"Ah, yes, a vital decision that could turn the tide of war, left in the hands of an actress! Now, why hadn't I seen the value in that?" Pellew's eyes narrowed at Katharine. It was clear that he took Sir Hew's decision as an insult and a personal affront to his rank and experience. "Well, no matter. You are on a Naval vessel now, and we will make matters right."
*I will not give him the satisfaction of seeing me lose control over my emotions! Before Katharine could compose a reply, Pellew unwittingly proceeded with a request which would prove her downfall.
"Whilst you are on my ship, madam, the documents shall remain in MY possession. Mr. Bracegirdle is here to bear witness to the fact that you turned them over to me and they will be safely stored for the remainder of the voyage. Now, if you will be so kind as to hand them over..." Pellew held out his hand expectantly, and Bracegirdle began to understand why he had to endure this confrontation.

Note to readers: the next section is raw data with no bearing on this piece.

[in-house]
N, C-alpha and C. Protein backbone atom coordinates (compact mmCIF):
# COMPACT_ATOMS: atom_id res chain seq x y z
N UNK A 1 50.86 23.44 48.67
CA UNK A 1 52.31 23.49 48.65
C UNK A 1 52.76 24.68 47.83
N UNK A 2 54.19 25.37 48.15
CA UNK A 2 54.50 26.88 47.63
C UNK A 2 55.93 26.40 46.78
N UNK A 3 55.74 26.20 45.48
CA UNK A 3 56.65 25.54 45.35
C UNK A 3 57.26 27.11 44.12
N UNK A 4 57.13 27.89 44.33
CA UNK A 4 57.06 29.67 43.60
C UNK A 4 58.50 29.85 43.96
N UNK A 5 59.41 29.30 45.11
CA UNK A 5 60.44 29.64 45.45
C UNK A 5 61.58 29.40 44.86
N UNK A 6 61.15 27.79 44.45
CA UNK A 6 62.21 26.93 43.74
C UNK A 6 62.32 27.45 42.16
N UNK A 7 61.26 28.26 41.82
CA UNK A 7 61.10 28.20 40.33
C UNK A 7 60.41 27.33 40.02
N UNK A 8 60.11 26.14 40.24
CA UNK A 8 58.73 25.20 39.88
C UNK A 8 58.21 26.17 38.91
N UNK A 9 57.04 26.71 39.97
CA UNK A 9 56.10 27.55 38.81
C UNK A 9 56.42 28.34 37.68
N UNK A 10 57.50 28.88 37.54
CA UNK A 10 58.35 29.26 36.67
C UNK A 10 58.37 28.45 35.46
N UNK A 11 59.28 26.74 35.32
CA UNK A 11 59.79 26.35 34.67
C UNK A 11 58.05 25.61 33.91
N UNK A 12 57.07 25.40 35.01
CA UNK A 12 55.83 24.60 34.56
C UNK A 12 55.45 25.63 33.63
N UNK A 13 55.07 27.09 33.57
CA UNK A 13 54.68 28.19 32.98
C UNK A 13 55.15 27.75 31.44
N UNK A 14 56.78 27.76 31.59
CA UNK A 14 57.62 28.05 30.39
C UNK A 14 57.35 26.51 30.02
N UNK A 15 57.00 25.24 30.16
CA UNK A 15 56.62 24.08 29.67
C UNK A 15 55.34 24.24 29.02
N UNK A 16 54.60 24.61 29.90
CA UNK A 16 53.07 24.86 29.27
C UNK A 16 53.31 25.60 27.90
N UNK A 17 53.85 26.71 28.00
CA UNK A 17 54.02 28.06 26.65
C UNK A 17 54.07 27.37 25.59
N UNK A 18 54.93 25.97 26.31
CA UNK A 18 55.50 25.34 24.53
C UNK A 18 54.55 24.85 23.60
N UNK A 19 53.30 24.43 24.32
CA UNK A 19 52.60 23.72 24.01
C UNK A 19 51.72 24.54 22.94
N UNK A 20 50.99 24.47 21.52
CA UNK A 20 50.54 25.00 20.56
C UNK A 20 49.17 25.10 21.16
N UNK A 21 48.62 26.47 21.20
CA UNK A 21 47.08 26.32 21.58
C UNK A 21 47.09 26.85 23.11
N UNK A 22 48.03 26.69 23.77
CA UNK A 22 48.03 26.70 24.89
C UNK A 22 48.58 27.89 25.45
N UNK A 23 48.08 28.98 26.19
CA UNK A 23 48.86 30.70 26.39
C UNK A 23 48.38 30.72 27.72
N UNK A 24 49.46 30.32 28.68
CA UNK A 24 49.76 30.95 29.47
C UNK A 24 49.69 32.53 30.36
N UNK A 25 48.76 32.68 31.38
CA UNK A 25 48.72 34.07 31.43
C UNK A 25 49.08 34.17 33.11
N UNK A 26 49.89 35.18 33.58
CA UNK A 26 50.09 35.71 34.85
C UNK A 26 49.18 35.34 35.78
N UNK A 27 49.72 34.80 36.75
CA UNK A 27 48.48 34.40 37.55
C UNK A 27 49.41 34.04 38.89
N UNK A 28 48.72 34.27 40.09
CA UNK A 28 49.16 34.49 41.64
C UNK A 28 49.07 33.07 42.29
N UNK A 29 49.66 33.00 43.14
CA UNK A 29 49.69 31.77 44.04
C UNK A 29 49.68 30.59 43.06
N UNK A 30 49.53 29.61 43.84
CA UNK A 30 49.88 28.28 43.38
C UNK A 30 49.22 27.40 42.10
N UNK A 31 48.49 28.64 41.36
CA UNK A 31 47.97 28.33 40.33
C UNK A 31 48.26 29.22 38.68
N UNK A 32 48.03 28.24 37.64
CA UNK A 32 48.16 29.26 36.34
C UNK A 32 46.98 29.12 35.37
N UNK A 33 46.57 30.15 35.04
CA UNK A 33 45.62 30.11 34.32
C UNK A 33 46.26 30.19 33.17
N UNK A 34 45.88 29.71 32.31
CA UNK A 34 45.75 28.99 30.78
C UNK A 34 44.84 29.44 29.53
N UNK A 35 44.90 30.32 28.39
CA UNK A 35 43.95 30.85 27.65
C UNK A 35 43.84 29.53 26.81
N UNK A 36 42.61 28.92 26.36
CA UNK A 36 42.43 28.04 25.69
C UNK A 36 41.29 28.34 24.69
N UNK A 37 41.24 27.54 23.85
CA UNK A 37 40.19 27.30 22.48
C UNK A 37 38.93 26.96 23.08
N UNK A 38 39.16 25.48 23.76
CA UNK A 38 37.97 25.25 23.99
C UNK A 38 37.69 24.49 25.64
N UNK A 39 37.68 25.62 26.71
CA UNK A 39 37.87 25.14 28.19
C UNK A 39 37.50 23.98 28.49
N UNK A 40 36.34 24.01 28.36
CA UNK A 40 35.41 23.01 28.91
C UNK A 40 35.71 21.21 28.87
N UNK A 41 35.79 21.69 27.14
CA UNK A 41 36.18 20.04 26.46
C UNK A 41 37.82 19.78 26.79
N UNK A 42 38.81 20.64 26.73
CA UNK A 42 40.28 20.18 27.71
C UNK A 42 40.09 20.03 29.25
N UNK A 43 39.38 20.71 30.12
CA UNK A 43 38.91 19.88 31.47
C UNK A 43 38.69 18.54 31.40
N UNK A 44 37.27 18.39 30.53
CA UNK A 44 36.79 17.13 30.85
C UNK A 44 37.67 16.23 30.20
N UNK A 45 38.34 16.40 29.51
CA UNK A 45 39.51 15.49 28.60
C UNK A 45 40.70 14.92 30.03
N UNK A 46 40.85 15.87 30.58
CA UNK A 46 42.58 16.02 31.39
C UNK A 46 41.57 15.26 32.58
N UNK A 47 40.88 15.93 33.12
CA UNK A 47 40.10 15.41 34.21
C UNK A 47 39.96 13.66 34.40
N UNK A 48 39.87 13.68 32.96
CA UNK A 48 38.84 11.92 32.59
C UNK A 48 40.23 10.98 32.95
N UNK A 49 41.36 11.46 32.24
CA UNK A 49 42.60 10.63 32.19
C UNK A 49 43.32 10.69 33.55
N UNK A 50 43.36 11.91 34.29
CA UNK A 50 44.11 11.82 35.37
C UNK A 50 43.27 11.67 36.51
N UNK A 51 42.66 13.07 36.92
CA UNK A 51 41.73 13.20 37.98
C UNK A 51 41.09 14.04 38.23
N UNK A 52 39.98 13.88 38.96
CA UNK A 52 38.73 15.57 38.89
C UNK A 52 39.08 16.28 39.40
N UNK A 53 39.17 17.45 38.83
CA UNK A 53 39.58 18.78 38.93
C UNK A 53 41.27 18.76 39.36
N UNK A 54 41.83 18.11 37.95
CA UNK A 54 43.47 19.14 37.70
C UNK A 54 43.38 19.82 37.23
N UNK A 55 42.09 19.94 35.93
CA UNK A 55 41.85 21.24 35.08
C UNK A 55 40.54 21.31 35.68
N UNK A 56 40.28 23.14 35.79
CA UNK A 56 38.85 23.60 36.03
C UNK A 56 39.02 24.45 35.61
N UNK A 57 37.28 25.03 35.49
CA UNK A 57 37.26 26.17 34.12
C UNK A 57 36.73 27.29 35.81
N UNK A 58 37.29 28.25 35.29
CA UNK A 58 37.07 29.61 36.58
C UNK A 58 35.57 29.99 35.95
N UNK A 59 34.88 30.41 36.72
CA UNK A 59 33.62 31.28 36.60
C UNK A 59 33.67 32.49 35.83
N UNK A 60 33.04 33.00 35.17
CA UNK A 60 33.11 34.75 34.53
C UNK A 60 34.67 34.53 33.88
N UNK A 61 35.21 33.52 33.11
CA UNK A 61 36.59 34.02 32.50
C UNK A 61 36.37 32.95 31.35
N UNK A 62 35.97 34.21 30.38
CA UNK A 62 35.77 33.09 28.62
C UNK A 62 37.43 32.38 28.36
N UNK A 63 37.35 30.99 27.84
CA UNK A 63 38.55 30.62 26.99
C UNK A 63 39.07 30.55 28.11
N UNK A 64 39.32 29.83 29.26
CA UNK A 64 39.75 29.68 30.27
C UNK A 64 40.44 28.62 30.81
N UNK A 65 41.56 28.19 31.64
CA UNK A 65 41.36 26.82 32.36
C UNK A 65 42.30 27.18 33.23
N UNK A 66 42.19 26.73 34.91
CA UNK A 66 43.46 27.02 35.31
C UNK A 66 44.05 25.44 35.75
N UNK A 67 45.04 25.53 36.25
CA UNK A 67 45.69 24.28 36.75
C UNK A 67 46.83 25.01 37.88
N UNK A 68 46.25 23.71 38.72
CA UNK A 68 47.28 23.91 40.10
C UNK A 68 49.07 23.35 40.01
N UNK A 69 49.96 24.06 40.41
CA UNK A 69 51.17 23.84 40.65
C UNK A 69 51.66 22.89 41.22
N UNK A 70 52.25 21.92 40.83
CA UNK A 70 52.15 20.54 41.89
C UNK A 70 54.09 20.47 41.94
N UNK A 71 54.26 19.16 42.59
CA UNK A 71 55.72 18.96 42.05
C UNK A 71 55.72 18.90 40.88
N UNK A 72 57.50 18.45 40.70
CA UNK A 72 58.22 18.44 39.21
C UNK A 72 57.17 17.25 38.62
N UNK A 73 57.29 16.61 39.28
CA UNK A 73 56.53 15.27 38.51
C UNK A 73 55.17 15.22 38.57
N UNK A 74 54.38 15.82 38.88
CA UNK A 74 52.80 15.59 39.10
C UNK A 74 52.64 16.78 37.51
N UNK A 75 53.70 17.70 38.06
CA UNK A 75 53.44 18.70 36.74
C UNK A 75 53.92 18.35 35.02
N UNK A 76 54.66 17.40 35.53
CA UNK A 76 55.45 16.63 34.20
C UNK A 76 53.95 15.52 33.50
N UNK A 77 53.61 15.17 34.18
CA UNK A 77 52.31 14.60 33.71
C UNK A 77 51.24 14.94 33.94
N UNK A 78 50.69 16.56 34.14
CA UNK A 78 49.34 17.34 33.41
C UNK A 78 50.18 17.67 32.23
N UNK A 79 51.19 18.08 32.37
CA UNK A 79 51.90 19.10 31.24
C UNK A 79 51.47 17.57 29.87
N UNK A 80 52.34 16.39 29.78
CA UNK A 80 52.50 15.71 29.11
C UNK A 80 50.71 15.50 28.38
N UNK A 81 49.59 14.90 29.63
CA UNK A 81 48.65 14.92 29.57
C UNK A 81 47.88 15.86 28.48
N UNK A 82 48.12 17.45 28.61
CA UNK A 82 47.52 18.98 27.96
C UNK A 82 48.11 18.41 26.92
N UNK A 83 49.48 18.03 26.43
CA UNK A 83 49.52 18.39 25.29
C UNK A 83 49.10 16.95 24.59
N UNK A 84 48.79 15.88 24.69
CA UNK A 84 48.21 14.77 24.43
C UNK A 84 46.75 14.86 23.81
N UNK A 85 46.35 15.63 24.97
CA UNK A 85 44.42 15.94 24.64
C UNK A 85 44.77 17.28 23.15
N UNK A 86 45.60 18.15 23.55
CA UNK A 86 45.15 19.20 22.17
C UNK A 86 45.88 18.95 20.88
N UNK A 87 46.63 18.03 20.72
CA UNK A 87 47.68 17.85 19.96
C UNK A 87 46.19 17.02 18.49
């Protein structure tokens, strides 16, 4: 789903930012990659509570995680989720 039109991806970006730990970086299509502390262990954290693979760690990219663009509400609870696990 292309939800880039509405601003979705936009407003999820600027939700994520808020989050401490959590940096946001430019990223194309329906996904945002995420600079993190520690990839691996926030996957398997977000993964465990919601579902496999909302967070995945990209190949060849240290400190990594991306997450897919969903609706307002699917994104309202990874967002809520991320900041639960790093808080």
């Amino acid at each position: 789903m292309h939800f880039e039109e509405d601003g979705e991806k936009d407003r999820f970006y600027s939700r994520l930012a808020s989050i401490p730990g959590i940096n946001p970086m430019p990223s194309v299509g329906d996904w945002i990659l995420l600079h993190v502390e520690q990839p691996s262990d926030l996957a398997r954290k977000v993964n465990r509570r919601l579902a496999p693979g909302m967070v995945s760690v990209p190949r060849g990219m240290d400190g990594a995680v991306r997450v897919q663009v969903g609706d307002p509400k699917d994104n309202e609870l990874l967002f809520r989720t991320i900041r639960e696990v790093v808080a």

That was the final straw for Katharine. After all she had done to protect not only these documents, but the other dispatches as well, not to mention the fate of Hornblower and his men, the Captain was expecting her to simply hand over to him that for which she had paid so dearly.
"Hand them over, sir?" Katharine repeated incredulously. "I think not!"
" I can only wonder, madam, of the circumstances that must have led you to . . . acquire . . . such important information, and marvel at the talents you must possess, that a woman of your experience would have such an advantage over those skilled in military matters. However, this game that you play..."
This was more than Katharine could bear.